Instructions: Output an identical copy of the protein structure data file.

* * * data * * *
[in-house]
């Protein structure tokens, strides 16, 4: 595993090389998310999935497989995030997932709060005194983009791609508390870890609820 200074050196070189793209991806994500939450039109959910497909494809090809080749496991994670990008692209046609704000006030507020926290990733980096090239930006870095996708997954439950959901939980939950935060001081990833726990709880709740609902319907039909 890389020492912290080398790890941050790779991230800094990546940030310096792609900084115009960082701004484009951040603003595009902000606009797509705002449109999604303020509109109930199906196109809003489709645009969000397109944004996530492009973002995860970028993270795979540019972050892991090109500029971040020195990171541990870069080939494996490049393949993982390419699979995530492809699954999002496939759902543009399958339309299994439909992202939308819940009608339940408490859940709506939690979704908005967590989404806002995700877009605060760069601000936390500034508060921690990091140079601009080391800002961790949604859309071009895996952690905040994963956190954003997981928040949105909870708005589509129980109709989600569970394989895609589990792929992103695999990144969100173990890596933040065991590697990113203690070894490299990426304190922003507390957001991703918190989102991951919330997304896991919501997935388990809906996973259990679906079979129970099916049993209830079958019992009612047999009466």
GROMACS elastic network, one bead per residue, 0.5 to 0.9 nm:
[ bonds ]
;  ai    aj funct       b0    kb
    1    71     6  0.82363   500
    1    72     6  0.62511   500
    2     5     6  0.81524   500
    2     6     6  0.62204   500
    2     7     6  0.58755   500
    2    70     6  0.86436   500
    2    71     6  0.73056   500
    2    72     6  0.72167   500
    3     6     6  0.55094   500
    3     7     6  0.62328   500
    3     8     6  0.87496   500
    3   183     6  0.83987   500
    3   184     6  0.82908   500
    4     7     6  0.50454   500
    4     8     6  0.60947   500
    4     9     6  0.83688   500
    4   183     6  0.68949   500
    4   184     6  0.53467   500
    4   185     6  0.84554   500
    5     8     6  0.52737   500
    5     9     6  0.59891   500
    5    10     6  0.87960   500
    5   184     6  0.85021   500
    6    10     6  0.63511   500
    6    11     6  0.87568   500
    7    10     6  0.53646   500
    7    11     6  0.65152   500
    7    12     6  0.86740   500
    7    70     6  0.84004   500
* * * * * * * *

[in-house]
């Protein structure tokens, strides 16, 4: 595993090389998310999935497989995030997932709060005194983009791609508390870890609820 200074050196070189793209991806994500939450039109959910497909494809090809080749496991994670990008692209046609704000006030507020926290990733980096090239930006870095996708997954439950959901939980939950935060001081990833726990709880709740609902319907039909 890389020492912290080398790890941050790779991230800094990546940030310096792609900084115009960082701004484009951040603003595009902000606009797509705002449109999604303020509109109930199906196109809003489709645009969000397109944004996530492009973002995860970028993270795979540019972050892991090109500029971040020195990171541990870069080939494996490049393949993982390419699979995530492809699954999002496939759902543009399958339309299994439909992202939308819940009608339940408490859940709506939690979704908005967590989404806002995700877009605060760069601000936390500034508060921690990091140079601009080391800002961790949604859309071009895996952690905040994963956190954003997981928040949105909870708005589509129980109709989600569970394989895609589990792929992103695999990144969100173990890596933040065991590697990113203690070894490299990426304190922003507390957001991703918190989102991951919330997304896991919501997935388990809906996973259990679906079979129970099916049993209830079958019992009612047999009466």
GROMACS elastic network, one bead per residue, 0.5 to 0.9 nm:
[ bonds ]
;  ai    aj funct       b0    kb
    1    71     6  0.82363   500
    1    72     6  0.62511   500
    2     5     6  0.81524   500
    2     6     6  0.62204   500
    2     7     6  0.58755   500
    2    70     6  0.86436   500
    2    71     6  0.73056   500
    2    72     6  0.72167   500
    3     6     6  0.55094   500
    3     7     6  0.62328   500
    3     8     6  0.87496   500
    3   183     6  0.83987   500
    3   184     6  0.82908   500
    4     7     6  0.50454   500
    4     8     6  0.60947   500
    4     9     6  0.83688   500
    4   183     6  0.68949   500
    4   184     6  0.53467   500
    4   185     6  0.84554   500
    5     8     6  0.52737   500
    5     9     6  0.59891   500
    5    10     6  0.87960   500
    5   184     6  0.85021   500
    6    10     6  0.63511   500
    6    11     6  0.87568   500
    7    10     6  0.53646   500
    7    11     6  0.65152   500
    7    12     6  0.86740   500
    7    70     6  0.84004   500